Like the town’s general store from 1919 and schoolhouse from 1850, the Oakhurst Diner in Millerton, N.Y., is a living time capsule.
Housed in the original 1950s Silk City dining car, it screams classic diner: crimped stainless-steel facade, Formica counter with stools, pink-and-blue neon sign, specials scrawled on chalkboards. But the nods to midcentury nostalgia mostly end there.
Sure, you can get two eggs and a cup of Joe here. But you could also order a bahn mi sandwich, Bulletproof coffee, CBD-infused Kombucha, artisanal hot sauce, a macrobiotic bowl with seaweed and brown rice, kimchi and a $16 burger made from “grass-fed and grass-finished” beef sourced from Herondale Farm, about 14 miles up the road.
Day trippers and residents in this quaint village, about two hours north of New York City in the Hudson Valley, can’t seem to get enough. At lunchtime on a recent Friday, every booth was filled with 40-something guys in bicycle Lycra, young friends from Brooklyn, local business owners in polo shirts and khakis, and families renting nearby Airbnbs. And despite the brutal heat, the line at the door was six deep.
“It’s the centerpiece of the town,” said Paul Harney, one of Oakhurst’s owners. “You see people in here from overseas. It’s a daily event that someone takes a picture.”
Welcome to the hipsterfied diner. Same look and vibe as the classic steel original, but the food has been upgraded to reflect current tastes.
The chef slinging hash may have cooked with Noma alumni in Copenhagen. The woman in a booth snapping photos of the food on her table may be a social media influencer. The owner may be a marketing executive from Manhattan fulfilling a childhood dream.
Examples of these fashionable hash houses dot the Northeast, the epicenter of diner culture. In addition to the Oakhurst, there is the one-month-old Silver Lining Diner in East Hampton, N.Y.; the Rosebud in Somerville, Mass.; the West Taghkanic Diner in West Taghkanic, N.Y., and Grazin’ Hudson in Hudson, N.Y.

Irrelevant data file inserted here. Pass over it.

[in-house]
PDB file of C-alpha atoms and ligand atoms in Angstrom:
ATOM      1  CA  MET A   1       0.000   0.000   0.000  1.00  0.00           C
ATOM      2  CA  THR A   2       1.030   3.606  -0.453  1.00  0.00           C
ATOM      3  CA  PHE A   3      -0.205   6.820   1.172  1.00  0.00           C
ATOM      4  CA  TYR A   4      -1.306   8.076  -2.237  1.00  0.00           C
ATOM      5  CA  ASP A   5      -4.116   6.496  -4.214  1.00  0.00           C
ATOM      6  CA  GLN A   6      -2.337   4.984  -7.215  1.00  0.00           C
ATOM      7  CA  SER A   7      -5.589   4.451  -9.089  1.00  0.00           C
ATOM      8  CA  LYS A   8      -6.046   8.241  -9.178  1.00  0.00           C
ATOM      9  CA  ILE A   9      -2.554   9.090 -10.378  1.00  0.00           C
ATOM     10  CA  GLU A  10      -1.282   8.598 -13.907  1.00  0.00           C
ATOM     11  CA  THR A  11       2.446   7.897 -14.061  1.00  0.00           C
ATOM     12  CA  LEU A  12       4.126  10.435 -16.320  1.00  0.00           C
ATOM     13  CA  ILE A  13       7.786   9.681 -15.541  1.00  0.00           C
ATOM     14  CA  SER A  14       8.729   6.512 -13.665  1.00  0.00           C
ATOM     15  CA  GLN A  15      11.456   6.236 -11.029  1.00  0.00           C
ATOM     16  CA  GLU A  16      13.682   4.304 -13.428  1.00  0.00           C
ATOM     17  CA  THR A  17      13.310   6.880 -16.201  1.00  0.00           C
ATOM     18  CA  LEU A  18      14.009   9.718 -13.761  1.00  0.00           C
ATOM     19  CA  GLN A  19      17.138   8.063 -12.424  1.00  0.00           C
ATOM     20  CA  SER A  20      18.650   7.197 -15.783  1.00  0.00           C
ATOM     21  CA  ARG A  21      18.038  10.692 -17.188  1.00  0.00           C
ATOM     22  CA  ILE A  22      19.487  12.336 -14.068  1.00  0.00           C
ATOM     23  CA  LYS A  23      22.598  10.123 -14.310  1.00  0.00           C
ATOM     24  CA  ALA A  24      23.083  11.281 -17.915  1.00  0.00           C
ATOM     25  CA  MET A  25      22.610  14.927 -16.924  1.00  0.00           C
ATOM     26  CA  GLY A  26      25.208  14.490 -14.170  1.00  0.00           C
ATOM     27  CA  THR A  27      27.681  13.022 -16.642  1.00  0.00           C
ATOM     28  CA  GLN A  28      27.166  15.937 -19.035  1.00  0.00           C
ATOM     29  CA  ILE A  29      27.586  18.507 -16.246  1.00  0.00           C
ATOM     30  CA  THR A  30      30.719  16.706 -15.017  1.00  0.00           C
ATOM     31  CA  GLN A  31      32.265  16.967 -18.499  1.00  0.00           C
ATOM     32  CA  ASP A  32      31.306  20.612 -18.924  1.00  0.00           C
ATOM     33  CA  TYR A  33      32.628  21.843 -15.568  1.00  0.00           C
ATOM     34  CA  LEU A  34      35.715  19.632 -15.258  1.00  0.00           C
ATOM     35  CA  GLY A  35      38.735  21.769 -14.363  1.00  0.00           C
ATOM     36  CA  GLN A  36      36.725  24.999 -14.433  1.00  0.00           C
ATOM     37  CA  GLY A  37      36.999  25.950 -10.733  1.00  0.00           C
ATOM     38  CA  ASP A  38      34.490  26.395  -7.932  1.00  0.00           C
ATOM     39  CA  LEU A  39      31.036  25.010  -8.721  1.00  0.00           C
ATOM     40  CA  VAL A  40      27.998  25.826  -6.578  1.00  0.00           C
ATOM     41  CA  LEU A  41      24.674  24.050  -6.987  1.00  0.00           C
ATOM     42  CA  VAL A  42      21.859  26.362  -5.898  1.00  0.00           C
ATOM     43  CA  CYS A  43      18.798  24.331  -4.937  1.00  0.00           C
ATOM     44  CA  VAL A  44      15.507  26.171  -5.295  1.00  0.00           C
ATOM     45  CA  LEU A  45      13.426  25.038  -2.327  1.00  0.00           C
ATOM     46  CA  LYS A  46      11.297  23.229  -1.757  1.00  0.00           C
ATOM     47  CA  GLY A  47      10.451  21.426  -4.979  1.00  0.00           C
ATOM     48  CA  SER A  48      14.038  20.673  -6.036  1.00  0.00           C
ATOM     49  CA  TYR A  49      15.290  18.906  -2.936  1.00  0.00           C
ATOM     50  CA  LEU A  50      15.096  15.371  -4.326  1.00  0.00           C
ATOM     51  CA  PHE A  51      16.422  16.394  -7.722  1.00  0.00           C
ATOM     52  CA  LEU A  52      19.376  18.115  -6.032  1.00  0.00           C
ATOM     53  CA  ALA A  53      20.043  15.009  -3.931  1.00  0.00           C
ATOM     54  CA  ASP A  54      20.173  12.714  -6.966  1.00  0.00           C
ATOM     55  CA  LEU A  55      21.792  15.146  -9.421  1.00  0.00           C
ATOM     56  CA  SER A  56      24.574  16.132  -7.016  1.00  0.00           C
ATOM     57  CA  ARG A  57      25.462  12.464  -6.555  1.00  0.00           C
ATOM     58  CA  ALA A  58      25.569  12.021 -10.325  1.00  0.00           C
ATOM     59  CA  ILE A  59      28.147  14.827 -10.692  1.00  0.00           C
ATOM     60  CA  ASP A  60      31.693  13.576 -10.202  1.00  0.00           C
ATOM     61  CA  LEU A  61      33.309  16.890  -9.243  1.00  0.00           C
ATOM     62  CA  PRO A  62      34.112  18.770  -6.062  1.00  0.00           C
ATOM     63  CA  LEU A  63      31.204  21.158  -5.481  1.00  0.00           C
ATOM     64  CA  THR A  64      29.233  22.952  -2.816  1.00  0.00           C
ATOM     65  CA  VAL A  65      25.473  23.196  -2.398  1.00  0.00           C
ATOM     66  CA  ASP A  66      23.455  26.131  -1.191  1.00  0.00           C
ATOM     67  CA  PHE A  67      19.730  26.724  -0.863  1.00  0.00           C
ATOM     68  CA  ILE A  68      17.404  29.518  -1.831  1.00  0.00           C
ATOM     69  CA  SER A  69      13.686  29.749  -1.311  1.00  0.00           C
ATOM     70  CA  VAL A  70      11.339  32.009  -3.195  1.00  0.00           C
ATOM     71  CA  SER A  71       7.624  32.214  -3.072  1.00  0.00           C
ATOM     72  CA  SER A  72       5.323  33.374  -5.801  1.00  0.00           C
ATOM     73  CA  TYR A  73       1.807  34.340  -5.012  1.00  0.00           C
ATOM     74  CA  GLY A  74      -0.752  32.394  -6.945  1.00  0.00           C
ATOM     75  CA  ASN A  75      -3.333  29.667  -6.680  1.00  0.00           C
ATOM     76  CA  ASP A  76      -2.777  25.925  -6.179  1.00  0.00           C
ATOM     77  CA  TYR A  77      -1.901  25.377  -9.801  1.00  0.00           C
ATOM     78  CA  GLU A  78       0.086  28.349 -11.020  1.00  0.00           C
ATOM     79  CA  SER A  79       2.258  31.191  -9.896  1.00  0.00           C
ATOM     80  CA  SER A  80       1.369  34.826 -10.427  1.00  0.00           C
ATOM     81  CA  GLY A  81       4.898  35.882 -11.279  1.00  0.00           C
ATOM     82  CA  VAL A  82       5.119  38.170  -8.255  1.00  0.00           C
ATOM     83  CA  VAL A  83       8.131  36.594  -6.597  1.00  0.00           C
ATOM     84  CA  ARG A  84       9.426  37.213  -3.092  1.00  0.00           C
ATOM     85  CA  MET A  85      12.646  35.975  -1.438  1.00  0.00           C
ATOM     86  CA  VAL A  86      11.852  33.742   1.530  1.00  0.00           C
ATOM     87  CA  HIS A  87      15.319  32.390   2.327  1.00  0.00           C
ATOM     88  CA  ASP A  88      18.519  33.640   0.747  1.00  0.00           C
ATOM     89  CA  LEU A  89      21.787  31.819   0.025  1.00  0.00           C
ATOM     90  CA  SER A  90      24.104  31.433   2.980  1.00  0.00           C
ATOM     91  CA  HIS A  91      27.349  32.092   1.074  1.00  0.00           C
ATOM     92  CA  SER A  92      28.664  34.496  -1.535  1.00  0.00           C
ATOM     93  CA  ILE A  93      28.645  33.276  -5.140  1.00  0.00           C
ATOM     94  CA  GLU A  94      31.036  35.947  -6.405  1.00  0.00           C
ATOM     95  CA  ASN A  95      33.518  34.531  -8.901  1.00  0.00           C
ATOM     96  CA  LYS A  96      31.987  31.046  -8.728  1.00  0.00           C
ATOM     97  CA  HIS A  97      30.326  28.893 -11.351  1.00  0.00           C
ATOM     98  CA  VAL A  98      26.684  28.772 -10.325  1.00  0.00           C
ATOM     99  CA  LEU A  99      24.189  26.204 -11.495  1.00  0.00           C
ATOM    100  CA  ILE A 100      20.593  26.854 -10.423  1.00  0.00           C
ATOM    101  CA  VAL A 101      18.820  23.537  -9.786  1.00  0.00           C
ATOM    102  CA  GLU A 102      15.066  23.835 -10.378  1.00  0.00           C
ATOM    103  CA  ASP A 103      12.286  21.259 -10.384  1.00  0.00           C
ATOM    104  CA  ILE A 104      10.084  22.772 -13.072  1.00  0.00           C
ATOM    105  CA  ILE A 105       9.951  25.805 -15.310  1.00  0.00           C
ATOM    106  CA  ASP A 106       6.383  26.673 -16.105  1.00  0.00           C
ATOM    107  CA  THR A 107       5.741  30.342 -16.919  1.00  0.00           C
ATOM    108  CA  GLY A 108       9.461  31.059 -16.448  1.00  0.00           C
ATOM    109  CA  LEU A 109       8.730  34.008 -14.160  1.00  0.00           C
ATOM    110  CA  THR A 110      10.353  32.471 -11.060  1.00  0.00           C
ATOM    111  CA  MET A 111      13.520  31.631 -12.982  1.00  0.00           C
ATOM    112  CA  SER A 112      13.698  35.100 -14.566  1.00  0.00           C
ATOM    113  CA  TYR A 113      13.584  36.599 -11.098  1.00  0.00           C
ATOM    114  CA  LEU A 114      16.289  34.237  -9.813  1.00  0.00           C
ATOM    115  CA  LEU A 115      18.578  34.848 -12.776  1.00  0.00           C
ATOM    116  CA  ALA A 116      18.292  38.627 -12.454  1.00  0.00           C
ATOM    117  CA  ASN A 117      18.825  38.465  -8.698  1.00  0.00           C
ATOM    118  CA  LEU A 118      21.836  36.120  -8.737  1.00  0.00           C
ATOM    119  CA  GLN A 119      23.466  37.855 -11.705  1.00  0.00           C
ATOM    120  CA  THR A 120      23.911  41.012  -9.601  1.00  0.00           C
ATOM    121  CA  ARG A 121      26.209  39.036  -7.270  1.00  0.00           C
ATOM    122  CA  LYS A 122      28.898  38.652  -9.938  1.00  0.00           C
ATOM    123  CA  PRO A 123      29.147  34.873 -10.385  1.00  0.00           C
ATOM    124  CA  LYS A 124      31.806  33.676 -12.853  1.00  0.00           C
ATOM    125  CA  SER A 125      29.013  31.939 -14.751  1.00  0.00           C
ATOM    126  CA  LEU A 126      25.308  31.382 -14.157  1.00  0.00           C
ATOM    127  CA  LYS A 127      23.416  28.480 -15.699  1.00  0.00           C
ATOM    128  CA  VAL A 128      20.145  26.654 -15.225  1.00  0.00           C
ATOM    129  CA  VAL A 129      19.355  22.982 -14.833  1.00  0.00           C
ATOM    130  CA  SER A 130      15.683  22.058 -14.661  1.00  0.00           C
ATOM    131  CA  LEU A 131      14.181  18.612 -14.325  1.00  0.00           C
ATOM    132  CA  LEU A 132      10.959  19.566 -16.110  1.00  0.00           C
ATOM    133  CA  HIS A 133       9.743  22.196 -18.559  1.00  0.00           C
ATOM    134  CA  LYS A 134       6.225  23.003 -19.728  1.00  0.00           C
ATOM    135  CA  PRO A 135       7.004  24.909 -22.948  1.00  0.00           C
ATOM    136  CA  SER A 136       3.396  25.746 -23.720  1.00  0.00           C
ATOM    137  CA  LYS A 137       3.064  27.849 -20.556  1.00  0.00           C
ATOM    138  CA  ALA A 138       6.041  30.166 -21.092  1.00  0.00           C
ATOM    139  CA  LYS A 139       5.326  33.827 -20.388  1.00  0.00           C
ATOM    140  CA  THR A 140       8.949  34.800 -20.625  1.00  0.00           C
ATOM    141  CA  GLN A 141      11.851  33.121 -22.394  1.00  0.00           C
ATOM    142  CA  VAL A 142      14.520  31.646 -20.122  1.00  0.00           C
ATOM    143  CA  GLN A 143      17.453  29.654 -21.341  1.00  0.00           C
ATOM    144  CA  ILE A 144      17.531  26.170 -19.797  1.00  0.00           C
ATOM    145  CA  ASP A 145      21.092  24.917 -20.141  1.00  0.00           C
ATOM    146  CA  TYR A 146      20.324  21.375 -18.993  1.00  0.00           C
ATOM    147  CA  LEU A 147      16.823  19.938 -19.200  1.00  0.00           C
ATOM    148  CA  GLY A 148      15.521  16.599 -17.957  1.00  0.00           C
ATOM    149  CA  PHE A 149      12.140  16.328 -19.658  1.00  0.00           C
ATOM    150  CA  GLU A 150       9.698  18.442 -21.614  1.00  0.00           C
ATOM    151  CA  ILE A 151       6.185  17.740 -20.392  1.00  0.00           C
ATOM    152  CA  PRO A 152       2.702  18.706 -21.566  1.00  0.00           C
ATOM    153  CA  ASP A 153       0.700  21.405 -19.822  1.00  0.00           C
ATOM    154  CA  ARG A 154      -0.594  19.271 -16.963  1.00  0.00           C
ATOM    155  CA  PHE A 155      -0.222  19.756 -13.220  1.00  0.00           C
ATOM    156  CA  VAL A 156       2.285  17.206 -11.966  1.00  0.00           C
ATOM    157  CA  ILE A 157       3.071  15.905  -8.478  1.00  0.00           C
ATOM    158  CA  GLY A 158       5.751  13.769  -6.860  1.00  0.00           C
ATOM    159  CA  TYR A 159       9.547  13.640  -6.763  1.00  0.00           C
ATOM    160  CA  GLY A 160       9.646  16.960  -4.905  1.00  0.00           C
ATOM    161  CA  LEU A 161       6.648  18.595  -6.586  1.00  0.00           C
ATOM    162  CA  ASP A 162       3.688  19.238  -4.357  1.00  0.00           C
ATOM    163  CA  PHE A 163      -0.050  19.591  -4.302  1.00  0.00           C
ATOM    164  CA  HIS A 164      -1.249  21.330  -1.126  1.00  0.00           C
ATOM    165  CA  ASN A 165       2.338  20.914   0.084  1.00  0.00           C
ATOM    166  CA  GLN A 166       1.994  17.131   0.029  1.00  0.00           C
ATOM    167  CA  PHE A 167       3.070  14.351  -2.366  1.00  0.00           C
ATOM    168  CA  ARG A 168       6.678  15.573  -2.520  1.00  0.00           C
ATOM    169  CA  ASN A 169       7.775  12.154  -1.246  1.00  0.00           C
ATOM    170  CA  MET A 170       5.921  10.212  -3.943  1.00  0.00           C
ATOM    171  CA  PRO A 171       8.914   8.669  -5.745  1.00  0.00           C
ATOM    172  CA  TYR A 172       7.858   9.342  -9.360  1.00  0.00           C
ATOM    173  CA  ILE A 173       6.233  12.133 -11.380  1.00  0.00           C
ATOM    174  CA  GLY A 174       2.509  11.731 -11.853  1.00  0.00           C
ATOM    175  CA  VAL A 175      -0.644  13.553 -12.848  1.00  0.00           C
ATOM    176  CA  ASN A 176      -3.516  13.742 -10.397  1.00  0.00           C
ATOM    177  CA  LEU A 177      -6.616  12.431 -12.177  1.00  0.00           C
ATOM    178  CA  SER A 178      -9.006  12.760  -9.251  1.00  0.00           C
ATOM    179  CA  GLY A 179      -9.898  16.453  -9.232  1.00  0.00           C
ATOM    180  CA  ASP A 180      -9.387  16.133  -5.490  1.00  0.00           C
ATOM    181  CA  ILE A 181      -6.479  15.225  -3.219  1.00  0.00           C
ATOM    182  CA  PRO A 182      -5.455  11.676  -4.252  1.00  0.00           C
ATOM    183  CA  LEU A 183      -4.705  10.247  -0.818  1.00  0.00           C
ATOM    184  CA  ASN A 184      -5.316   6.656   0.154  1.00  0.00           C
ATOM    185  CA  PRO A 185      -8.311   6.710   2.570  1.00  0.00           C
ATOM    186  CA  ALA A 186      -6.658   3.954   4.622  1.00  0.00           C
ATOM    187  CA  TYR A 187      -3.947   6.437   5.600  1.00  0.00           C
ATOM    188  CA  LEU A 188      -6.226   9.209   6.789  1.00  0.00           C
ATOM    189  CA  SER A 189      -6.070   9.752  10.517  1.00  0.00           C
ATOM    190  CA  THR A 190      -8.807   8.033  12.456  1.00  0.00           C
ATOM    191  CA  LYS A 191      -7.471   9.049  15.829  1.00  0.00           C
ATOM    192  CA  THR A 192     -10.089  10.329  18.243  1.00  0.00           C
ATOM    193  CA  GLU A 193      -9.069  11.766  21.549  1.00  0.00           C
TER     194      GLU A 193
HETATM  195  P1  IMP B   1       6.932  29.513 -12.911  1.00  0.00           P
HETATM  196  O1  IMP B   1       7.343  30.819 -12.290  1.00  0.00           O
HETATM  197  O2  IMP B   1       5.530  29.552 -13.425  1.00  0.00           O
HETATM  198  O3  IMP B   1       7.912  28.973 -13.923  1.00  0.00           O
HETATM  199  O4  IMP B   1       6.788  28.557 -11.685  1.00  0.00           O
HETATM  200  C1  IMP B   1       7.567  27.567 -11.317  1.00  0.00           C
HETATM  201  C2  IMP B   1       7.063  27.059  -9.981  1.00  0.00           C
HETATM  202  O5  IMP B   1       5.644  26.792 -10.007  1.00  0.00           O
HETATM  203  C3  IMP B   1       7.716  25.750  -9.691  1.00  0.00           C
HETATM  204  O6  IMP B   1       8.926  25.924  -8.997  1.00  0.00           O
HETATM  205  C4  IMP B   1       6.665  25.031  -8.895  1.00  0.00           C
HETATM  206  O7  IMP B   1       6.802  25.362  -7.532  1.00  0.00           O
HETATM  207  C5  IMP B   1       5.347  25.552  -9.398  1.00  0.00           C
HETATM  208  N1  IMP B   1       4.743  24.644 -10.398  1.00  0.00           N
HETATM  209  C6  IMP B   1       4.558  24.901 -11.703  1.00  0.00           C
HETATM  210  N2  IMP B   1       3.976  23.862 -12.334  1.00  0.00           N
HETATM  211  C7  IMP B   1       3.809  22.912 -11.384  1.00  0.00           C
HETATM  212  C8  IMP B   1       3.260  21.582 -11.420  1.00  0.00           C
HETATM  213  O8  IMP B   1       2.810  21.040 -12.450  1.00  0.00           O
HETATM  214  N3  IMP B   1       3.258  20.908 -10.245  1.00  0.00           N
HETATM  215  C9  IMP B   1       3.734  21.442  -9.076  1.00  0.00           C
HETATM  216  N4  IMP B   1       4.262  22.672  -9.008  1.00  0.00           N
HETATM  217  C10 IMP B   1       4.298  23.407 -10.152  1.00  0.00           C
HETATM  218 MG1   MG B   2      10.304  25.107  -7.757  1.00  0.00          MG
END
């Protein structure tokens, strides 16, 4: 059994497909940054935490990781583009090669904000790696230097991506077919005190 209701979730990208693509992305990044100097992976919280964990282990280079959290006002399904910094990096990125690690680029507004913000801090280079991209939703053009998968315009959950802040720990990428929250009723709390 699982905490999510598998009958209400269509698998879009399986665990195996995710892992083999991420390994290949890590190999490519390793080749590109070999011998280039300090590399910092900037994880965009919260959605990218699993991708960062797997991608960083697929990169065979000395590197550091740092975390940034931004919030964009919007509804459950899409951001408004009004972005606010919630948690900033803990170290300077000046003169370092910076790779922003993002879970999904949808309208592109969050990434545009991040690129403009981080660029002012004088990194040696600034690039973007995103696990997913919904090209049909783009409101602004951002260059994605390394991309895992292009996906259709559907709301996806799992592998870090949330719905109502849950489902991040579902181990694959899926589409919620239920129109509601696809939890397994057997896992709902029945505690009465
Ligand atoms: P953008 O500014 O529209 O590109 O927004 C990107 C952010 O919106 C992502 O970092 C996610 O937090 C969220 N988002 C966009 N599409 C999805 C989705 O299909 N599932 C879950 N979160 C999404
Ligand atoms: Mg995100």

Perhaps the most chronicled of the new-old-school variety is the Phoenicia Diner in the Catskills, which serves a seasonal menu sourced from local farms and attracts a cosmopolitan clientele who have flooded Instagram with photos of its retro interior. It’s the sort of place where you may see a local police officer eating at the counter, or the model Helena Christensen downing a milkshake.
One reason these revamped diners have prospered in upstate New York may be the existence of what Robert Sietsema, a food writer for the website Eater, called the “hickster” — that is, “hipsters who move upstate” or visit from the city on weekends.
“Like hipsters, hicksters require restaurants, but mostly what they found up there were diners, pizzerias, and roadside taverns,” Mr. Sietsema wrote.
And so was born the greasy spoon serving avocado toast and deconstructed chicken potpie.
Same Space, Different Menu
This revival could not have come at a better time for the American roadside diner. Many have closed in recent decades, the victim of national chains, changing food tastes, rising real estate prices and the general decline in mom-and-pop restaurants.
The ones that remain are rarely known for good food or cool crowds. The menu may offer 14 pages of turkey clubs, omelets and burger toppings, but the ingredients usually arrived on freezer trucks.
Still, there is something super-American about diners, and the nostalgia for them is palpable in popular culture. Think of all the movies and TV shows that feature stainless-steel diners as meet-up spots., including “Baby Driver,” “The Gilmore Girls,” “Pulp Fiction” and, of course, “Diner.”
Richard J.S. Gutman, the author of “American Diner Then and Now,” which charts the history of diners, said that seeing a diner in a movie, even in a quick establishing shot, triggers all sorts of feelings and associations.
“You feel at home in the diner whether you’ve been there dozens of times or it’s your first time,” Mr. Gutman said. “There’s a buzz inside. There’s a kind of energy when you’re sitting stool to stool, cheek by jowl, asking for the ketchup.”